Sunday, August 28, 2005

State of War

Christopher Hitchens has penned a strikingly perspicacious and stunningly brilliant analysis of the single most frustrating dimension of our global war against FascIslam to date for all those who perceive our present engagement in Iraq as both a moral imperative and a strategic necessity. (I must hasten to add that Hitchens emphasizes the former, and barely broaches the latter). In his essay for the Weekly Standard “A War to be Proud Of” he continues, as he has so constantly, even relentlessly, to make the irrefutable case for the Bush Administration’s prosecution of the war, a case which the administration itself so regrettably has yet to make with sufficient coherence and consistency. (This is one reason that history is most likely to perceive George Bush as more akin to Harry Truman than to Winston Churchill.)
“I am one of those,” writes Hitchens, “who believe, uncynically, that Osama bin Laden did us all a service (and holy war a great disservice) by his mad decision to assault the American homeland four years ago. Had he not made this world-historical mistake, we would have been able to add a Talibanized and nuclear-armed Pakistan to our list of the threats we failed to recognize in time. (This threat still exists, but it is no longer so casually overlooked.)
“The subsequent liberation of Pakistan’s theocratic colony in Afghanistan, and the so-far decisive eviction and defeat of its bin Ladenist guests, was only a reprisal. It took care of the last attack. But what about the next one? For anyone with eyes to see, there was only one other state that combined the latent and the blatant definitions of both ‘rogue’ and ‘failed.’ This state – Saddam’s ruined and tortured and collapsing Iraq – had also met all the conditions under which a country may be deemed to have sacrificed its own legal sovereignty. To recapitulate: It had invaded its neighbors, committed genocide on its own soil, harbored and nurtured international thugs and killers, and flouted every provision of the Non-Proliferation Treaty. The United Nations, in this crisis, faced with regular insult to its own resolutions and its own character, had managed to set up a system of sanctions-based mutual corruption. In May 2003, had things gone on as they had been going, Saddam Hussein would have been due to fill Iraq’s slot as chair of the U.N. Conference on Disarmament. Meanwhile, every species of gangster from the hero of the Achille Lauro hijacking to Abu Musab al Zarqawi was finding hospitality under Saddam’s crumbling roof.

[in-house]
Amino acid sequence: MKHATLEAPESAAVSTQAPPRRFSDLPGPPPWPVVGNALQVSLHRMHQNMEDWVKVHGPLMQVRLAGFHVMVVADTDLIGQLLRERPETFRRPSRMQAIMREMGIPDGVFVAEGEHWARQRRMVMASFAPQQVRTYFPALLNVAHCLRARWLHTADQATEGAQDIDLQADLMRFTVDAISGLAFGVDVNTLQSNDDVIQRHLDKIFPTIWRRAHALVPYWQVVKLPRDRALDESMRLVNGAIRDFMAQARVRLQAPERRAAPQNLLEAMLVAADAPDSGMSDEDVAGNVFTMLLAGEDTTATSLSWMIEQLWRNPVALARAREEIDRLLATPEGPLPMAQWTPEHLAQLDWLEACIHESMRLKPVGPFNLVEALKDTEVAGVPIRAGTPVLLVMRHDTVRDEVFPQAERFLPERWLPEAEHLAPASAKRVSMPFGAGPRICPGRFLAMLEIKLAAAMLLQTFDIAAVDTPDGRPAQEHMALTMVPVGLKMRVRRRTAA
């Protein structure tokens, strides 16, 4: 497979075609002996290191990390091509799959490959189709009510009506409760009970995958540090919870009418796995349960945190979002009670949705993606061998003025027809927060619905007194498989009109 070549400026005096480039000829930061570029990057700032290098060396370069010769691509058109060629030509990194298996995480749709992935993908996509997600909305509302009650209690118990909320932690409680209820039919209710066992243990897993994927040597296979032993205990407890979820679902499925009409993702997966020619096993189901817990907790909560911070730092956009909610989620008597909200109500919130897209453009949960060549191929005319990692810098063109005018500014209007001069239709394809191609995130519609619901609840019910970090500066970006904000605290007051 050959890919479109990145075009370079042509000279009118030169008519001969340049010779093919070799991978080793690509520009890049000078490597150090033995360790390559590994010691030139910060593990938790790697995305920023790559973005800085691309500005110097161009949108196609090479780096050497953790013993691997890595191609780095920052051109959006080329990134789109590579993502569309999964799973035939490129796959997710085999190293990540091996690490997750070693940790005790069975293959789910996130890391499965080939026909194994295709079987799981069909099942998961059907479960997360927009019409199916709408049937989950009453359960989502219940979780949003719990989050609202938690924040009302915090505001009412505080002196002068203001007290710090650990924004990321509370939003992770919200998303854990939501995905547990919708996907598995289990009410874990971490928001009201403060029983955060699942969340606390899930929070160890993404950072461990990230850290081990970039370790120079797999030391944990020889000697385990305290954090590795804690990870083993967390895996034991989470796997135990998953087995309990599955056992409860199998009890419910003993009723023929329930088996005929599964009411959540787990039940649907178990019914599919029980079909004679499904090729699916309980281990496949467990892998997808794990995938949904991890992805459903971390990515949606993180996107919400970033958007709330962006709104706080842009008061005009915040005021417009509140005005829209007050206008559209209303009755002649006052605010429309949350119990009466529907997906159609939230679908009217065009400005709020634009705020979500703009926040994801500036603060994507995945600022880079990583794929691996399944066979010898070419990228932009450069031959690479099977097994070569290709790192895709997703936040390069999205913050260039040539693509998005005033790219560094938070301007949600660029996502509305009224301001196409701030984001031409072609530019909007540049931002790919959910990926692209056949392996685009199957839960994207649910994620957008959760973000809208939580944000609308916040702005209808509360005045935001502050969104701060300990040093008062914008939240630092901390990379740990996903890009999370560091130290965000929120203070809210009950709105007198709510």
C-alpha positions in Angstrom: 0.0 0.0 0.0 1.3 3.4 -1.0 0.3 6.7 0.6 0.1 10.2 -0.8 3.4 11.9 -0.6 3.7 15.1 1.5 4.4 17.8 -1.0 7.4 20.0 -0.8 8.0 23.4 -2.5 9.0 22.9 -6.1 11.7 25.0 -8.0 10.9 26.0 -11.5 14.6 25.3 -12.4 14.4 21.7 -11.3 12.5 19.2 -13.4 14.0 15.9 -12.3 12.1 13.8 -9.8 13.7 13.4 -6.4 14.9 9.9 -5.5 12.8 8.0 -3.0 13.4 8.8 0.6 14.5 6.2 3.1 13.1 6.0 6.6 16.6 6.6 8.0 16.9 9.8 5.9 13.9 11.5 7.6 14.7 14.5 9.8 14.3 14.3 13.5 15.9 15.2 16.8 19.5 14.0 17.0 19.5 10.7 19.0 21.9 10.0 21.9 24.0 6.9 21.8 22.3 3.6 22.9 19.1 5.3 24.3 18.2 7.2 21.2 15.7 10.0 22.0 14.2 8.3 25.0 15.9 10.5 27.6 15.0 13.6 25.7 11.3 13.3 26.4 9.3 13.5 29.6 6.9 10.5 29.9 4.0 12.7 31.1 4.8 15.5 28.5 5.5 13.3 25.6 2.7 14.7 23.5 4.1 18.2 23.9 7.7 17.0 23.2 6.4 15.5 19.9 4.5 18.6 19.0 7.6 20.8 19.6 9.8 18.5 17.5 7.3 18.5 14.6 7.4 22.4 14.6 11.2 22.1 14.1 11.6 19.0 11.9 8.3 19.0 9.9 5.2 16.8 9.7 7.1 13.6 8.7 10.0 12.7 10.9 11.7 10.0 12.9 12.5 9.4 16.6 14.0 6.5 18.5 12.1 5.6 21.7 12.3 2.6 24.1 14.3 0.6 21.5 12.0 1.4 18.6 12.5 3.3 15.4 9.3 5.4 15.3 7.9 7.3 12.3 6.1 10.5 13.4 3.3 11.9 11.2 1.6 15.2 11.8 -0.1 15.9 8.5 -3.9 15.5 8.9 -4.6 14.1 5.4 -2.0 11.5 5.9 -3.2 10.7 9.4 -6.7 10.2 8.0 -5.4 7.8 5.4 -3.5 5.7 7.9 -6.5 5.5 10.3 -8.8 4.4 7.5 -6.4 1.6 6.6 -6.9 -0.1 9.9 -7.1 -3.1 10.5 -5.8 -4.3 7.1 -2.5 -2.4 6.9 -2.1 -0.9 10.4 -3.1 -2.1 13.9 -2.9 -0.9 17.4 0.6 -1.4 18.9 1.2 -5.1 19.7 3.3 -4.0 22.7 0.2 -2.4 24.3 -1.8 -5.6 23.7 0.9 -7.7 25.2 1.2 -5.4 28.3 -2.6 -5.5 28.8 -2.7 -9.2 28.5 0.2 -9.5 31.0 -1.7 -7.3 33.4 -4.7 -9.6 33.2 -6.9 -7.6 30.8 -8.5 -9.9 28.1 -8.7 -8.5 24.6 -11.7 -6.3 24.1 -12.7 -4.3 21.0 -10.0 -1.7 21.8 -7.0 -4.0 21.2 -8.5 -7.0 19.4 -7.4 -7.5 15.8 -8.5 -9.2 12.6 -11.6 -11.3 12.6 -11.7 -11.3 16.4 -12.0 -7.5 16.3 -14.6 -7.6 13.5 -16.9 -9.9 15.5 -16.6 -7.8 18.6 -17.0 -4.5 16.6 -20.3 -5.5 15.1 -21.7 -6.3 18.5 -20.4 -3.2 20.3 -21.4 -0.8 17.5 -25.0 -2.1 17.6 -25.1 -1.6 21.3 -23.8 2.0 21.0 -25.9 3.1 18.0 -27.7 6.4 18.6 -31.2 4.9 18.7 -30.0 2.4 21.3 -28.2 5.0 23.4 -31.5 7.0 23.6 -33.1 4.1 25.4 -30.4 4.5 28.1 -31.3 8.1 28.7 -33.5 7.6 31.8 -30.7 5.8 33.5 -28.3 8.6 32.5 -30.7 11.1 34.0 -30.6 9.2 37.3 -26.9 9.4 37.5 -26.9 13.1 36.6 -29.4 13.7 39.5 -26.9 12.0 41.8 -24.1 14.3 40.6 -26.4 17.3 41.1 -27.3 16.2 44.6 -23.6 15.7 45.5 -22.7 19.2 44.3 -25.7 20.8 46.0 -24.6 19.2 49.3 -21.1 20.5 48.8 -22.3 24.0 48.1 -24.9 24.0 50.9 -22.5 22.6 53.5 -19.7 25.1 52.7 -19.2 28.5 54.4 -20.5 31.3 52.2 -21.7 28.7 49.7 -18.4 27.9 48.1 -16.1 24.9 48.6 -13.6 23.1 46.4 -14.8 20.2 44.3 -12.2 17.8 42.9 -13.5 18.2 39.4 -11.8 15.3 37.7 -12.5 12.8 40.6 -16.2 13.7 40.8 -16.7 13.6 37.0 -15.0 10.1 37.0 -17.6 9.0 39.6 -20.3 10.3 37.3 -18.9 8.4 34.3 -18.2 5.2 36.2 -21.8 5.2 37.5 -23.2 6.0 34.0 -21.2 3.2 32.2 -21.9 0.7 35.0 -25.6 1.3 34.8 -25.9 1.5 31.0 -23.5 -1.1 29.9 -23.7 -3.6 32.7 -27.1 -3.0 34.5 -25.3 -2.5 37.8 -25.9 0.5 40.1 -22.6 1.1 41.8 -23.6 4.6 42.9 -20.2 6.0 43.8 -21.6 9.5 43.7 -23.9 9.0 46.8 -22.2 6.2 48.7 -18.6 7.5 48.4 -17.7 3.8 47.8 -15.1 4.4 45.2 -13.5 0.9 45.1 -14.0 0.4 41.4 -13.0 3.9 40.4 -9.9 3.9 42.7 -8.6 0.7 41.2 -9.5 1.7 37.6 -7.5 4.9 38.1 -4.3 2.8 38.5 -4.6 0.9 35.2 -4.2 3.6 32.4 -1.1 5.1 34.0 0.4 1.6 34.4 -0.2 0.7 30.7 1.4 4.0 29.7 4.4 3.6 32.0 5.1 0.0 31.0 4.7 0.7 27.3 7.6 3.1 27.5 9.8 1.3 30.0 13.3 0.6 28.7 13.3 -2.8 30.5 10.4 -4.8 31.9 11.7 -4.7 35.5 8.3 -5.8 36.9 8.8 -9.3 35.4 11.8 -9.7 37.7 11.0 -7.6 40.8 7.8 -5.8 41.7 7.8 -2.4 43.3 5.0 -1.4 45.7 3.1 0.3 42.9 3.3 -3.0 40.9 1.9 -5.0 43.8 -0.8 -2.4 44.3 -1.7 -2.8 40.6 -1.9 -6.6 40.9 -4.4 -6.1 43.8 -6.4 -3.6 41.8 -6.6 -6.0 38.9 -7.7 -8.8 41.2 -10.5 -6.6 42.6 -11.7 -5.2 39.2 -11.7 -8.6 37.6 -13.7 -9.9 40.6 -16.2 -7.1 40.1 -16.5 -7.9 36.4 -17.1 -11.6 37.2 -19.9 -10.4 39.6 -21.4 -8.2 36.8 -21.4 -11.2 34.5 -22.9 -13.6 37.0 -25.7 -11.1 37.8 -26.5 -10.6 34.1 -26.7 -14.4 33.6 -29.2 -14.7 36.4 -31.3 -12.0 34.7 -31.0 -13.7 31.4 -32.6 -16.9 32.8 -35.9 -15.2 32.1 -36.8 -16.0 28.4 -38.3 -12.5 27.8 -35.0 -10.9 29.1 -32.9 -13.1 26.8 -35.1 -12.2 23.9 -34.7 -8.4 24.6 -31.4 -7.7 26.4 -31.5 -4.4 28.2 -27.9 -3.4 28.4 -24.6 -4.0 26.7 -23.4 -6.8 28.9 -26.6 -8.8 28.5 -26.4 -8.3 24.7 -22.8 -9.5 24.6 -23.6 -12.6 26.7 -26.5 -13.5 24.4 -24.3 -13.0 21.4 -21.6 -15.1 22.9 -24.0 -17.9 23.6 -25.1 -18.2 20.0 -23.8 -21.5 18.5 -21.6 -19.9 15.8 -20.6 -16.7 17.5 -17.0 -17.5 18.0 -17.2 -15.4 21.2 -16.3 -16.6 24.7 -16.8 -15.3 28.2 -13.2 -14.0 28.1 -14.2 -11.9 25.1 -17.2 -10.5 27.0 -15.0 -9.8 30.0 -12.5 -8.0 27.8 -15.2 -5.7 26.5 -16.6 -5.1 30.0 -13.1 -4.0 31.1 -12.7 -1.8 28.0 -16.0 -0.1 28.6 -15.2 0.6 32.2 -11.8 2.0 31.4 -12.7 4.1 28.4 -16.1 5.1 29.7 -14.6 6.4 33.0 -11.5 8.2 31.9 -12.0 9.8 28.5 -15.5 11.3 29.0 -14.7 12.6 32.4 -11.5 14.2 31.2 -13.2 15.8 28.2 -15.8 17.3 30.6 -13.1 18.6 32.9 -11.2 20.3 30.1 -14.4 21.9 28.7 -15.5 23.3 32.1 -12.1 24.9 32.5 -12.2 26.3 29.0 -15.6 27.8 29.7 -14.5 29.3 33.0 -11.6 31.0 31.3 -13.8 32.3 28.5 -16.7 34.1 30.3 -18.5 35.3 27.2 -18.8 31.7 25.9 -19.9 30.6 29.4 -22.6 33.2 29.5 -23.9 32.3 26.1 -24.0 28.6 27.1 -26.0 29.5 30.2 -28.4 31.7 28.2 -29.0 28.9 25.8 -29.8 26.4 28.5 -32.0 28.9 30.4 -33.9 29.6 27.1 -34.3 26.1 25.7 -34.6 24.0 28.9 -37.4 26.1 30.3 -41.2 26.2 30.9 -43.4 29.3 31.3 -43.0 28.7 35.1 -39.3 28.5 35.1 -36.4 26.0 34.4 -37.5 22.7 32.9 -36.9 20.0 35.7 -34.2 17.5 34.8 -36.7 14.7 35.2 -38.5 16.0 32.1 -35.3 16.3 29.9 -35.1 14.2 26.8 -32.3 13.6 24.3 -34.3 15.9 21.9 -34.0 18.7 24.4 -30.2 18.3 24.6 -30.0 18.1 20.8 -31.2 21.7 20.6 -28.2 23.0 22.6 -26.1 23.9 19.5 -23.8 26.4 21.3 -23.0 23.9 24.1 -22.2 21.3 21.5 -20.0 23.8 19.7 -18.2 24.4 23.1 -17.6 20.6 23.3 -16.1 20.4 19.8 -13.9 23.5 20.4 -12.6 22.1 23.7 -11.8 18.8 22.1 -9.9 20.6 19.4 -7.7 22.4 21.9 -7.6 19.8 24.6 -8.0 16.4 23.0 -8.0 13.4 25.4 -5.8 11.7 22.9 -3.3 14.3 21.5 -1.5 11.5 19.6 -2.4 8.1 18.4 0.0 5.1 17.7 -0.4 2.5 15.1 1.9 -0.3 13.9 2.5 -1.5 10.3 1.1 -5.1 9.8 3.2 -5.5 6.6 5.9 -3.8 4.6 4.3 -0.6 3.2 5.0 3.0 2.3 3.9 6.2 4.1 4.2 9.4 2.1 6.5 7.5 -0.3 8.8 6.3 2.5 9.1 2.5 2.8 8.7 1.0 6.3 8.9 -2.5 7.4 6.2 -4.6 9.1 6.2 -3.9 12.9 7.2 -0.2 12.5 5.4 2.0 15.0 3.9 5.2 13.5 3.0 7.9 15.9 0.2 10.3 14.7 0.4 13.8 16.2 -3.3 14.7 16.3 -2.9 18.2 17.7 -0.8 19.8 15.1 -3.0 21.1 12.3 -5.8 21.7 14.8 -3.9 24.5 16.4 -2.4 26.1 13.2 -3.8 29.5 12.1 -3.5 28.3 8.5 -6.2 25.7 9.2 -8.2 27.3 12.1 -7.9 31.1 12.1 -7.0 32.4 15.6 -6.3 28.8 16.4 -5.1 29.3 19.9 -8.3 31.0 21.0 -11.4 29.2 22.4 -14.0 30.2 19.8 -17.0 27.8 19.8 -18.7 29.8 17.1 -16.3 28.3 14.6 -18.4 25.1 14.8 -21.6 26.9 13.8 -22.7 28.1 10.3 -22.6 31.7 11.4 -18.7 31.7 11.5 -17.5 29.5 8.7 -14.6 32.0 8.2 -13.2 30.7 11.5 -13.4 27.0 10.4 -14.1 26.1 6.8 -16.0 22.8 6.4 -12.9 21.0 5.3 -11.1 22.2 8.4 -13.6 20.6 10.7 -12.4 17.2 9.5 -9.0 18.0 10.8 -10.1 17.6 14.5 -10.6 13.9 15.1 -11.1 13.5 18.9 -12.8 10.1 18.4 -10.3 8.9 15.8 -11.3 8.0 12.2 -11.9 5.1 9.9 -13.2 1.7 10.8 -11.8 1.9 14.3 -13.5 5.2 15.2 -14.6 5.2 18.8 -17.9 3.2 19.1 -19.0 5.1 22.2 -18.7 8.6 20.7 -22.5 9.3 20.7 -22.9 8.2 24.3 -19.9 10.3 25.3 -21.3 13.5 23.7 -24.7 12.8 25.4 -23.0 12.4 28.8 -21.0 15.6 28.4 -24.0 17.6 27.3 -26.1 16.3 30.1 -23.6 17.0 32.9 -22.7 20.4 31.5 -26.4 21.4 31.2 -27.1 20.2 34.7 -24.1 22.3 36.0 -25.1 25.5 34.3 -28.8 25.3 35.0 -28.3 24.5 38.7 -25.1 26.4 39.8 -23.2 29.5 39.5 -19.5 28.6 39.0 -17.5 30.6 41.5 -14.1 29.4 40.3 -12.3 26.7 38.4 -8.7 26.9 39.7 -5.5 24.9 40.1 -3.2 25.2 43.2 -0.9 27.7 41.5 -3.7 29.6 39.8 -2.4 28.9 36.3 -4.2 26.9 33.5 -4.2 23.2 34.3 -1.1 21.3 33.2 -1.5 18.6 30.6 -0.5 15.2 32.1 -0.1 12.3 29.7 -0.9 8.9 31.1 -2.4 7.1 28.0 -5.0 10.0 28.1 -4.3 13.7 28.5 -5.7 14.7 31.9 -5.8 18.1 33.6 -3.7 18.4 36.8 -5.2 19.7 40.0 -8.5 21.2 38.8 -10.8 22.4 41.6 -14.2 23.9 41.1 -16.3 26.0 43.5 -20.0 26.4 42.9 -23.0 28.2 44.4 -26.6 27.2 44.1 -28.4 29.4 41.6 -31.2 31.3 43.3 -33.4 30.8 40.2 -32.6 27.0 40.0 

“One might have thought, therefore, that Bush and Blair’s decision to put an end at last to this intolerable state of affairs would be hailed, not just as a belated vindication of long-ignored U.N. resolutions but as some corrective to the decade of shame and inaction that had just passed in Bosnia and Rwanda. But such is not the case. An apparent consensus exists, among millions of people in Europe and America, that the whole operation for the demilitarization of Iraq, and the salvage of its traumatized society, was at best a false pretense and at worst an unprovoked aggression. How can this possibly be?”